Sunday, August 15, 2010

Contentment I

There's a happy cricket in the yard
and clean sheets between which to slip.  Now
tired muscles can rest
and mind slide softly
into sleep while the cricket sings
and the spinning earth
brings the quiet coolness of night.


Two recent pictures:
a delightful culinary experiment: tabbouleh  made with quinoa
Heron on the Genesee

Sunday, August 8, 2010

This afternoon I (finally) watched the 5th Harry Potter movie.  It is an intense struggle against evil, a struggle of trying to find the good worth fighting for.  Reflecting on the film, I realized that his very struggle is likely one of the things that makes the film so popular.

Good and evil are very real parts of our world.  In a culture full of apathy, there is something very appealing about a group of people who will band together and do something to fight against the evil.  In some ways, the imagined evil in the fantasy world of these stories can teach us something about the evil that is already present in our world.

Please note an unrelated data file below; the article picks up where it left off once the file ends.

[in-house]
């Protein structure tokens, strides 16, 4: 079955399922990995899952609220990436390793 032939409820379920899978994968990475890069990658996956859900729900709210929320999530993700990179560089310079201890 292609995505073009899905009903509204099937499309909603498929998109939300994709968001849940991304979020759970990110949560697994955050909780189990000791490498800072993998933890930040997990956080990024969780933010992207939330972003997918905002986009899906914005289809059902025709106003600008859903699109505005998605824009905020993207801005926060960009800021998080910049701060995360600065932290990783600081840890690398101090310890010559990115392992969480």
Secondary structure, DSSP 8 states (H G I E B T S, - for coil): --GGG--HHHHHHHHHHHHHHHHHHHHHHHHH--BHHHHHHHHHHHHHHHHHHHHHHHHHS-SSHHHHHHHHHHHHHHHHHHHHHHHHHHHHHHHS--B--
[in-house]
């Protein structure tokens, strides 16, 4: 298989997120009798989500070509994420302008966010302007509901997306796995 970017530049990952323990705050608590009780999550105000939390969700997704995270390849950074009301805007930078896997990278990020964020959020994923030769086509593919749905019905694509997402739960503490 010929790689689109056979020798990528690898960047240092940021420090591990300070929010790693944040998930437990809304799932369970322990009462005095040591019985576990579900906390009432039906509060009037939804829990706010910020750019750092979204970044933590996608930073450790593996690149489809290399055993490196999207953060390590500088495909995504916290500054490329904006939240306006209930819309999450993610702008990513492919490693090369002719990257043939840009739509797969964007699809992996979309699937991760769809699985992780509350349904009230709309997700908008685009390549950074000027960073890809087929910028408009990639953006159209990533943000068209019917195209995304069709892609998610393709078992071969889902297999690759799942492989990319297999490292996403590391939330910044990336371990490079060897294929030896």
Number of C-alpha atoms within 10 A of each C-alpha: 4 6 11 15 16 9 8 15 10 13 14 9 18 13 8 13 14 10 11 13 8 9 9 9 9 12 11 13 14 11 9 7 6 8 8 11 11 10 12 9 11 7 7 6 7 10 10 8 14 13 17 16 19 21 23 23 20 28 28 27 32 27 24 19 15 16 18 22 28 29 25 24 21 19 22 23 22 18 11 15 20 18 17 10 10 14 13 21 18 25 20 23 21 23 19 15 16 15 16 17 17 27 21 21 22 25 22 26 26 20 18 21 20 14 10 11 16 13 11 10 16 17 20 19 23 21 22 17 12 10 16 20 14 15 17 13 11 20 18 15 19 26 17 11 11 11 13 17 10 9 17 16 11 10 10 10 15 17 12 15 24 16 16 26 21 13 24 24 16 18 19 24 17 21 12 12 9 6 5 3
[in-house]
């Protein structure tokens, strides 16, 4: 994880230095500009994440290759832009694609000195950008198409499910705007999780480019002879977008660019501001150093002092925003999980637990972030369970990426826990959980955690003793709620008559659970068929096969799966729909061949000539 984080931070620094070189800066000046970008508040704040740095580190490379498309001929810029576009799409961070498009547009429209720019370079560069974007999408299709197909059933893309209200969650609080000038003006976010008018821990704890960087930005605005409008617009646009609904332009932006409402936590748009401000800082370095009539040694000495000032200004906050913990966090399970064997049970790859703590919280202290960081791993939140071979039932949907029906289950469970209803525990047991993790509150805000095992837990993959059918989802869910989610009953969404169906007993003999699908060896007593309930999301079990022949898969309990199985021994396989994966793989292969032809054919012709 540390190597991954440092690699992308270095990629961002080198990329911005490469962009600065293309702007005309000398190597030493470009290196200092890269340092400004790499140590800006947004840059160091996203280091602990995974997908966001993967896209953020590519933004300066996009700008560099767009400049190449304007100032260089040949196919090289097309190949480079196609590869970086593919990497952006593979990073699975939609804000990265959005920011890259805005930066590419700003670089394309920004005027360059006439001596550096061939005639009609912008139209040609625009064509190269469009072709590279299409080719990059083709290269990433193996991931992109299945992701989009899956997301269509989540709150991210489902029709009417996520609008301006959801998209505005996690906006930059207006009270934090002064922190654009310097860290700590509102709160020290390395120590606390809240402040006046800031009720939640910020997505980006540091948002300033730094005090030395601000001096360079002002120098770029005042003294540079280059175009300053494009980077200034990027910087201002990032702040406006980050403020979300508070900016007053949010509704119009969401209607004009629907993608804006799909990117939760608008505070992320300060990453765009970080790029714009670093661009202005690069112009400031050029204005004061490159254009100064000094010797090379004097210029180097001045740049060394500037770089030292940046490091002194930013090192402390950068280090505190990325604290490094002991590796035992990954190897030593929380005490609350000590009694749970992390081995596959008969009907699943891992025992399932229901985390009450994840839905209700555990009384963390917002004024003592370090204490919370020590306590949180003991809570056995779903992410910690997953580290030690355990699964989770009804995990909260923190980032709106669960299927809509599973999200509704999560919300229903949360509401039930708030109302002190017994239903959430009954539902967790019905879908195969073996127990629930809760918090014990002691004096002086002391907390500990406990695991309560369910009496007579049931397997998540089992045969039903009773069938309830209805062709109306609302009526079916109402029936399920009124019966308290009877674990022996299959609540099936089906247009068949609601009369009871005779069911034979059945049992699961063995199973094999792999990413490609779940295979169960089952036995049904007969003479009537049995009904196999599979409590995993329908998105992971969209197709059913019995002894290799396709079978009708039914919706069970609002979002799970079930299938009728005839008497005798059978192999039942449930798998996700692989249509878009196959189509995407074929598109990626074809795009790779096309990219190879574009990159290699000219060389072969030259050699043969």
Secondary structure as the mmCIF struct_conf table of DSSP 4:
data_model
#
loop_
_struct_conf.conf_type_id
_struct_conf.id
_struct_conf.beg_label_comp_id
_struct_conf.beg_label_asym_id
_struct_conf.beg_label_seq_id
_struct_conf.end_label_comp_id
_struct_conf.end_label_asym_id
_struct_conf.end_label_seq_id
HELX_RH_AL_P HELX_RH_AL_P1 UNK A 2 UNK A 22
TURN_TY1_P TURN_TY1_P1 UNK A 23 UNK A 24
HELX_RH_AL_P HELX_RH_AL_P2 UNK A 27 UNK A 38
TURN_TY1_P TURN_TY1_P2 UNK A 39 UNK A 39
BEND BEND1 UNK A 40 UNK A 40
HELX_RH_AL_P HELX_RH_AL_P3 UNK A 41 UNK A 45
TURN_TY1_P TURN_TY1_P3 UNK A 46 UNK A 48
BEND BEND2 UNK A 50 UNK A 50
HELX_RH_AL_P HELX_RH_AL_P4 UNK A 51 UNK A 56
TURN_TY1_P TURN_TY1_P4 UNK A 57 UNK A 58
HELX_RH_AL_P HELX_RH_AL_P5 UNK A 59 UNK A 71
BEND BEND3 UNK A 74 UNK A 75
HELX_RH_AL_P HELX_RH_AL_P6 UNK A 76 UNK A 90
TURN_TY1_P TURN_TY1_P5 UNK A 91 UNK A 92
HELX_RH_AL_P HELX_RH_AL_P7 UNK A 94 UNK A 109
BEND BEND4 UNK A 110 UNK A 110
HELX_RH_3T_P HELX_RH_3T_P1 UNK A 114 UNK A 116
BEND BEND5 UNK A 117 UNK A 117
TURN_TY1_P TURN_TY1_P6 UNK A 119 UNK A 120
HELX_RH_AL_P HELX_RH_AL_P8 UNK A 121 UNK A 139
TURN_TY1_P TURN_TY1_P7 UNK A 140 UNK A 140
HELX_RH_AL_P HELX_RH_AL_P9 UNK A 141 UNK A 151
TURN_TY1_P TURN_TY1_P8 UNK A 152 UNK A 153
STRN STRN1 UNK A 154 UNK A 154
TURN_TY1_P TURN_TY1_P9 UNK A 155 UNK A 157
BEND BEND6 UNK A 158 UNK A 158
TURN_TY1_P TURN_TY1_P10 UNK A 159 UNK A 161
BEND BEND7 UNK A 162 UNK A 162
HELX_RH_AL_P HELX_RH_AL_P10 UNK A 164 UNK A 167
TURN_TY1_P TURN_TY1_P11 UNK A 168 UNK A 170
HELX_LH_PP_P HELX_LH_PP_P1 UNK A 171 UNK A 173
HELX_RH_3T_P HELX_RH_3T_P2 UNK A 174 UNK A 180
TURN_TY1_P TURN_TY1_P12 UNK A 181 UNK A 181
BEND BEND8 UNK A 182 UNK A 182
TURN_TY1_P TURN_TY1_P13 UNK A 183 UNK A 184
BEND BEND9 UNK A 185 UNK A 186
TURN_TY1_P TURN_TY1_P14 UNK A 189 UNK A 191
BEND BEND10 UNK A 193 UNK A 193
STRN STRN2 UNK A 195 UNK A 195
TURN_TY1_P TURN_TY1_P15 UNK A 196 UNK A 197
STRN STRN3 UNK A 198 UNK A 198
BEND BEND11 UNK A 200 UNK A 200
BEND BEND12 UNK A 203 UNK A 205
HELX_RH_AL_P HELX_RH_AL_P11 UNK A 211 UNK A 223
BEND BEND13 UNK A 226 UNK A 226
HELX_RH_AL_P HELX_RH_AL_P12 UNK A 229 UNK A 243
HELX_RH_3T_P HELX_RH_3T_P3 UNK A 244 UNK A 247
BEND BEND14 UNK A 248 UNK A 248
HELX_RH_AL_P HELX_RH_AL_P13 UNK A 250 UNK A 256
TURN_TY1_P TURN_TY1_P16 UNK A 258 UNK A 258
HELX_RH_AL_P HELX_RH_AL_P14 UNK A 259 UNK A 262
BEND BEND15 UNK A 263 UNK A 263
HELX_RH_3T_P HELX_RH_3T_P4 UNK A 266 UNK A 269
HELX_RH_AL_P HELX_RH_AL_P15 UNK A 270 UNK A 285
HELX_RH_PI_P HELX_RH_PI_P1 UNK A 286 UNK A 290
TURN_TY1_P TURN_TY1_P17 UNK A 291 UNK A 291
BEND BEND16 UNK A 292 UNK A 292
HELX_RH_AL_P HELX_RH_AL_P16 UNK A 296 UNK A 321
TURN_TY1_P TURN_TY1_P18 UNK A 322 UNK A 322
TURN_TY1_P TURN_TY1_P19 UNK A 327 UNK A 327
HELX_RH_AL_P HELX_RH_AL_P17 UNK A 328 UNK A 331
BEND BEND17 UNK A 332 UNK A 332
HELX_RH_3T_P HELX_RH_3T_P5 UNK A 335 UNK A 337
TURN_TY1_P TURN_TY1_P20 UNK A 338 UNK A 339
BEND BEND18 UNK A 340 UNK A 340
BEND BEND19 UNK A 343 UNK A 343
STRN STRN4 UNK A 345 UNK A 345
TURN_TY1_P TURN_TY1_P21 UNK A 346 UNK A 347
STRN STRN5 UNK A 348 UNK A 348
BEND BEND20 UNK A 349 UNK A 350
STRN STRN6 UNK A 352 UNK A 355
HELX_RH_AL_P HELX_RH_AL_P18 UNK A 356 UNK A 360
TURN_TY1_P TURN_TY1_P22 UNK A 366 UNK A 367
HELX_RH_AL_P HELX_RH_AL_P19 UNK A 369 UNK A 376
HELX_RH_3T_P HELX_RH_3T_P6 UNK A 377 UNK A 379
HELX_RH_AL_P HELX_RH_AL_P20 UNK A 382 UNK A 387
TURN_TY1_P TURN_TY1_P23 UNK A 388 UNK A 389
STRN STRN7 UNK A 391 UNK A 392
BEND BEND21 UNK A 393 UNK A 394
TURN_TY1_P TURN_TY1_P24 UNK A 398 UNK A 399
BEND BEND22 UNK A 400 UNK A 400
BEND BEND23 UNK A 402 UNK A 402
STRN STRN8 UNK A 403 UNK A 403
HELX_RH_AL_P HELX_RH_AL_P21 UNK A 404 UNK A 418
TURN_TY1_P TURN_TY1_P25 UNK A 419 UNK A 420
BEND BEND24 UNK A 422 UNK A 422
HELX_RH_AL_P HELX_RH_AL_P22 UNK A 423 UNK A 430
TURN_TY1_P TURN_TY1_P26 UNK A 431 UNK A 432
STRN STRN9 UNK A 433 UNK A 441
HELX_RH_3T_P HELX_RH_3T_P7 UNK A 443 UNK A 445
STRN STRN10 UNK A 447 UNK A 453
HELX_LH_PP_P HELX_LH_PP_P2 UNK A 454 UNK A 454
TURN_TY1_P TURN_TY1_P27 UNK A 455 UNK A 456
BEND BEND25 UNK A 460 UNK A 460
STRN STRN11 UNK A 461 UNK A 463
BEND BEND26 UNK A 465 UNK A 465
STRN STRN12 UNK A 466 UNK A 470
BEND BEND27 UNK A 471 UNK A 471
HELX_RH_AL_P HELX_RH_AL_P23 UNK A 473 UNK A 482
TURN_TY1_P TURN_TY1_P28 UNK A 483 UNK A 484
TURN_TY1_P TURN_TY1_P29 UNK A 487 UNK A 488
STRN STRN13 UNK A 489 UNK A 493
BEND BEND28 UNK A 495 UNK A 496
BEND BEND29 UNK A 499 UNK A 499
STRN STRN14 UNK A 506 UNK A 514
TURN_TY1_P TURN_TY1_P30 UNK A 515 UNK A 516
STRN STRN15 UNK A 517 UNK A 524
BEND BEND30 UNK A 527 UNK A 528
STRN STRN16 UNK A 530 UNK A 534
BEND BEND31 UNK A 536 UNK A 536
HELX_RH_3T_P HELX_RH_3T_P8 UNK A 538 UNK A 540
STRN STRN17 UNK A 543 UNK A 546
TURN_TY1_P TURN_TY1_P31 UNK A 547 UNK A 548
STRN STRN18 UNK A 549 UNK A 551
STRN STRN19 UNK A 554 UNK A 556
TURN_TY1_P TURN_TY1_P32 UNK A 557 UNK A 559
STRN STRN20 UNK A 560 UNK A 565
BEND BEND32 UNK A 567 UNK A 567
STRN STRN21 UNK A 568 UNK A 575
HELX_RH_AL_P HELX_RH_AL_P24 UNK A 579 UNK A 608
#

At the end of the movie, Harry quotes Dumbledore (often the voice of wisdom in these stories) , saying
[...] even though we've got a fight ahead of us, we've got one thing that Voldemort doesn't have -- something worth fighting for. 
What are they fighting for?  Friends and family, peace and laughter, truth?  The answer is slightly ambiguous, but the statement is striking nevertheless, if only because it makes the fight of Voldemort seem so futile.

What are we fighting for?  The joyful reign and light of Christ to permeate every part of our world, bringing glory to our triune God?  That all may know this God of all love, beauty, grace and truth? 

I challenge you to consider this question, and let the answer transform the way you live.

Sunday, August 1, 2010

a poem

Here's another poem by Wendell Berry. Between reading his poems and being friends with writers, I've decided I should read more poetry.

A STONE JUG

A bulldozer digging in a pond
on my mother's family's land
unearths two stoneware jugs
buried four feet in the ground,
one broken and one intact.
Who put them there? When? Why?
We suppose, but can't explain.
Those who have come and gone
are gone. How lost to us
they are whose lives passed here
in the sun's beauty and sorrow!
And who in a hundred years
will know us as we are
in our present living and dying
here under the very sun, lost
to the future as to the past?